When we first got our Makerbot Replicator last year, I was really excited about the promise of using the dual-extrusion machine to make more complex prints. Why add a second print head? In the beginning, the ability to print multiple colors of plastic, without having to swap filament mid-print was compelling. And while I did manage to print a handful of test designs using black and white filament on the Replicator, the process to prepare models for a dual-head print involved splitting the different colored parts of a model into two separate STL files, making each of them printer-ready separately, merging them in ReplicatorG, and then adding a couple of additional steps to the already lengthy slicing process. It kind of sucked.
Enter MakerWare, Makerbot’s custom, mostly-closed source ReplicatorG replacement. While Makerware lacked dual-extrusion support at launch, it was added earlier this year. Since the update, I reconfigured our printer so it was running PLA on one head and ABS on the other—this makes printing using whichever material I want much more convenient. However, I hadn’t had a chance to test it out printing multiple colors on a single object using Makerware. I picked up a couple of fresh spools of ABS last weekend at MakerFaire, and figured that was as good an excuse as any to try dual-extrusion again.
My first multi-color attempt using Makerware was one of the gorgeous multi-color vases listed on Thingiverse (also pictured above). I set it up using the highest resolution setting, 0.1mm, which is what I usually use for prints today. Users of Makerware probably know that the Low and Medium print quality settings use MiracleGrue, Makerbot’s proprietary slicing engine, while the High quality setting uses ReplicatorG. MiracleGrue is dramatically faster than ReplicatorG, but it produces prints that are much lower quality (0.27mm vertical resolution vs. 0.1mm). I wanted to test both MiracleGrue and ReplicatorG with multi-color prints.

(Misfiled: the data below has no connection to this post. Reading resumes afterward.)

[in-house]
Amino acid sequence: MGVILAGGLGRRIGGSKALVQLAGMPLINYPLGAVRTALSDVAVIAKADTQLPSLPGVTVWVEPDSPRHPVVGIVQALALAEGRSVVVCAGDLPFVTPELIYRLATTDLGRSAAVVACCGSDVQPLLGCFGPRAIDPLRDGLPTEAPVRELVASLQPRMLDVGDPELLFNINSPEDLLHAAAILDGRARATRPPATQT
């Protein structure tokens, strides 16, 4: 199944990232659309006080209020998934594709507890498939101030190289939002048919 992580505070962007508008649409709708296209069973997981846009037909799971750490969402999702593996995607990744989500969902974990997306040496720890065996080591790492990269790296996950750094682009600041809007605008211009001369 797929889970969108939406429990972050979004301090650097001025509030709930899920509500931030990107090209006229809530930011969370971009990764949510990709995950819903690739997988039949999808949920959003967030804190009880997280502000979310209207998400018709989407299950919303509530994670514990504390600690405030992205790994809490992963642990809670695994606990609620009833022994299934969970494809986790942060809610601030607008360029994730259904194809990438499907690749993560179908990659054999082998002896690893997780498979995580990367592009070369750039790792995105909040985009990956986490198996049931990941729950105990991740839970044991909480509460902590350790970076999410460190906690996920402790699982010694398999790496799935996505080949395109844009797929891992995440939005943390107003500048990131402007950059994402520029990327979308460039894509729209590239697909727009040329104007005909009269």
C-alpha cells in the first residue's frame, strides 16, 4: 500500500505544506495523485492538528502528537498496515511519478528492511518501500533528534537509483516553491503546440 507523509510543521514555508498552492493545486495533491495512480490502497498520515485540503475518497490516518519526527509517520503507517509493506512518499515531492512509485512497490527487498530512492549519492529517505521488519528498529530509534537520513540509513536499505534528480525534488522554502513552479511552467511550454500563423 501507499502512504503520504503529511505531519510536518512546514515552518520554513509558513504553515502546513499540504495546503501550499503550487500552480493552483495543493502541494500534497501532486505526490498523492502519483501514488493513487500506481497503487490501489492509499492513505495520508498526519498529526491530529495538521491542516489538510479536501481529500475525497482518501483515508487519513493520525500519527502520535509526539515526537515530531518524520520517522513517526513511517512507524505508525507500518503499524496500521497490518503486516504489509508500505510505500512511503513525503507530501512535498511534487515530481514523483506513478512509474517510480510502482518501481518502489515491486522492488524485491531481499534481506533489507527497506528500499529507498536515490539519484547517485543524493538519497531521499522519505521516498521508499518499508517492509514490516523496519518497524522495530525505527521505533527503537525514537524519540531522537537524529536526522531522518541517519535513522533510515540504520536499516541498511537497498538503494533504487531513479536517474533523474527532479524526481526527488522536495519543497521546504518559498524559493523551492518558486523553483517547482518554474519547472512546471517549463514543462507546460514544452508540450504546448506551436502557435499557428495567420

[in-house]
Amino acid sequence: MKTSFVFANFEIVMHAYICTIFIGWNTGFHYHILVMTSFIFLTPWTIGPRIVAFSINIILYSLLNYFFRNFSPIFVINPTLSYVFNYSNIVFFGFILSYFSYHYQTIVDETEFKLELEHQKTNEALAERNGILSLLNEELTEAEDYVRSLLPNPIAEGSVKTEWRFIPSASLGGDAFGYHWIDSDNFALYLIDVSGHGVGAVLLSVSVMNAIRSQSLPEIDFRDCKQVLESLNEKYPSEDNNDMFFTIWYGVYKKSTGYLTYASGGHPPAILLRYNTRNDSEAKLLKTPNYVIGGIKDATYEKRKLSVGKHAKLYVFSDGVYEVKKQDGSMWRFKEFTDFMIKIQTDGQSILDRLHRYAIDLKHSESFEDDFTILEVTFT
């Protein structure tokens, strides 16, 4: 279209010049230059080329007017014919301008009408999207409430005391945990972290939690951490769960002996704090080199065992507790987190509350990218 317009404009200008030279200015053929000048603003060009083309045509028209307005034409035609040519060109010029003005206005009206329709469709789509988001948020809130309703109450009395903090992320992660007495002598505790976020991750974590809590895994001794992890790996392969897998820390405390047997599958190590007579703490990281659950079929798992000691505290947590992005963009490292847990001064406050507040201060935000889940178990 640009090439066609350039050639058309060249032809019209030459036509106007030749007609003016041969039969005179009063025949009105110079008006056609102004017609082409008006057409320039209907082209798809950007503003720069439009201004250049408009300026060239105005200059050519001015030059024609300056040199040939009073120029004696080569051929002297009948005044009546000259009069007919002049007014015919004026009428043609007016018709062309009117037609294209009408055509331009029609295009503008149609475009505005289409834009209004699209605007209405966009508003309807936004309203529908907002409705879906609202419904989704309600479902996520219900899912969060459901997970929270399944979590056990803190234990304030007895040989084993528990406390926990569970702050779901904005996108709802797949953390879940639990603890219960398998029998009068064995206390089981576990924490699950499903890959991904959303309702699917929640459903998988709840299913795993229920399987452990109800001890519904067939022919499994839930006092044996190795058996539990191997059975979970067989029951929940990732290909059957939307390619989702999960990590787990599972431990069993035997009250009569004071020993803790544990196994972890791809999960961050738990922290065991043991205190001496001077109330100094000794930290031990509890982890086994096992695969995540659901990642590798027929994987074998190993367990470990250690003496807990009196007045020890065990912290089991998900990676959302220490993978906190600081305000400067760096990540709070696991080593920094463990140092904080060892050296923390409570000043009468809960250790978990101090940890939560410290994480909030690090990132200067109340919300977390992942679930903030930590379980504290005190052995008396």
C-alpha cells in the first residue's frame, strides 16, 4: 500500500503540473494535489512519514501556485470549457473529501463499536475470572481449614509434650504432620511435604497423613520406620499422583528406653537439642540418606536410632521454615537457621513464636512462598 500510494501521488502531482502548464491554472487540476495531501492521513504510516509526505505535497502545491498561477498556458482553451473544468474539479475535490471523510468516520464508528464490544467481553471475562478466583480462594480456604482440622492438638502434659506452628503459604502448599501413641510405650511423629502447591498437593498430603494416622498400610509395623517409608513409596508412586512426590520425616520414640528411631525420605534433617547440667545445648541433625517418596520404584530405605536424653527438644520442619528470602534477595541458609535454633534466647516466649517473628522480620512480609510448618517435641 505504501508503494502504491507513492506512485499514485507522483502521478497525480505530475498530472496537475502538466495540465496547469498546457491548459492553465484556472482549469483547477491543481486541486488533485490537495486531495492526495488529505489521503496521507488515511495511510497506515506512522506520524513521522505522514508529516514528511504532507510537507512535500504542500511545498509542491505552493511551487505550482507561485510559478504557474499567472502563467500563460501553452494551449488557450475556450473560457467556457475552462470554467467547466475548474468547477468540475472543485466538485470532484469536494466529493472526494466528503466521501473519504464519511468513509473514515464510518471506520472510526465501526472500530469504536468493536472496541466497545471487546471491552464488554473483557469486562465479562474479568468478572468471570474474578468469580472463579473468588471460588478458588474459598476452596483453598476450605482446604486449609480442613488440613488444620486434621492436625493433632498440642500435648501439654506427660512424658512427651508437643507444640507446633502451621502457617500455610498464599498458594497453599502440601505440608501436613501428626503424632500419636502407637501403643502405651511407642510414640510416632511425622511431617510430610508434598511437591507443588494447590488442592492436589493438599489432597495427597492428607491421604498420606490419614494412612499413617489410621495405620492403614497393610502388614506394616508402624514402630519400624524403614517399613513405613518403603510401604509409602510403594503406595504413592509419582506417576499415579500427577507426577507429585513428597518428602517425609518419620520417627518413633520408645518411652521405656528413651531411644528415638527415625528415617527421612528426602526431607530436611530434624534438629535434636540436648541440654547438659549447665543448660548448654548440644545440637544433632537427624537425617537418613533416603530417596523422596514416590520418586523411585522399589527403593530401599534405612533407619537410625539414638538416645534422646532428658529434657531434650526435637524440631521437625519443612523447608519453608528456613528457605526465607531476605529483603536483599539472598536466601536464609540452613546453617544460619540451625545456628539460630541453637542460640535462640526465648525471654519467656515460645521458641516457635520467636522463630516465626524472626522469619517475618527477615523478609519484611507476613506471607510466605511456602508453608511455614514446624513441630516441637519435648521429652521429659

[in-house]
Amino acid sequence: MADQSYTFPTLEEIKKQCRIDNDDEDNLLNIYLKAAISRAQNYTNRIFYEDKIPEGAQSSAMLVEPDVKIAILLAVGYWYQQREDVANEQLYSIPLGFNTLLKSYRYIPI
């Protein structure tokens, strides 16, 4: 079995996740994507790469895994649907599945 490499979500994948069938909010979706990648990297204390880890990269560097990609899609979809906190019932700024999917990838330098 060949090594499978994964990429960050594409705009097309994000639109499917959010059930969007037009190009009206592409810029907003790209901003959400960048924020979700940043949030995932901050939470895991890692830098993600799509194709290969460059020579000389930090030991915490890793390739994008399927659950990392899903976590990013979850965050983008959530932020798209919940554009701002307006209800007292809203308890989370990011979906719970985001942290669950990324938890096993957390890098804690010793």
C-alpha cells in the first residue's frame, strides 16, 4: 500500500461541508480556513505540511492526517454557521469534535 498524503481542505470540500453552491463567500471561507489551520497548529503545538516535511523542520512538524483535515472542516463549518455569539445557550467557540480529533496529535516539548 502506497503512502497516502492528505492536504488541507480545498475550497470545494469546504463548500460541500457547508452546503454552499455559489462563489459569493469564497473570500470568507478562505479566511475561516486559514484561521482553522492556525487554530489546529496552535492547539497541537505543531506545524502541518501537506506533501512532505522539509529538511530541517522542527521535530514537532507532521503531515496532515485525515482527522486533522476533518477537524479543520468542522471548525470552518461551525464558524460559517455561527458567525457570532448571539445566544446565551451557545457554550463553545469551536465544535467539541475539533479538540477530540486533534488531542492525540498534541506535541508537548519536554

The difference in speed was quite remarkable. On my laptop, slicing the Julia vase took just under 8 hours to run using Makerware’s High quality setting and the ReplicatorG slicer. The slicing process converts a three-dimensional model into a series of layers that can then be translated into toolhead movements. This may seem like a relatively simple task, but it isn’t. The software has to take into account everything from the amount of plastic going into the print head to the mechanical properties of the hot plastic to the amount that it shrinks when it cools. To slice for a dual-extrusion printer, the software has to cut up slices for each color separately, weave the tool path commands together for each layer, and then check the tool path for potential crashes or other errors. The MiracleGrue slicer took about 10 minutes to do the same thing.
But wait, there’s a twist. Only the simplest of the multi-color objects I tried to print using the Miracle Grue slicer actually printed—the sample Makerbot tag that’s pictured above. The other objects failed in similar ways—each printed a portion of the first color of the first layer of the model, then stalled. This seems like it's probably a bug with the slicer. The ReplicatorG prints weren’t much better though, despite taking much longer to slice. Every time I tried to print the Julia vase, the filament going into the extruder head stripped at about the same place, a problem I haven't taken the time to figure out yet.
There is some good news though. I was able to get the cat pictured at the top of this post to print after spending a significant portion of the last three days. Unfortunately, the print finished too late to make him this week’s Mystery Object, so instead of a Mystery Object, he'll be an object lesson. If I’m going to try to do a dual-extrusion Mystery Object in the future, I need to start earlier in the week (or with something less complex).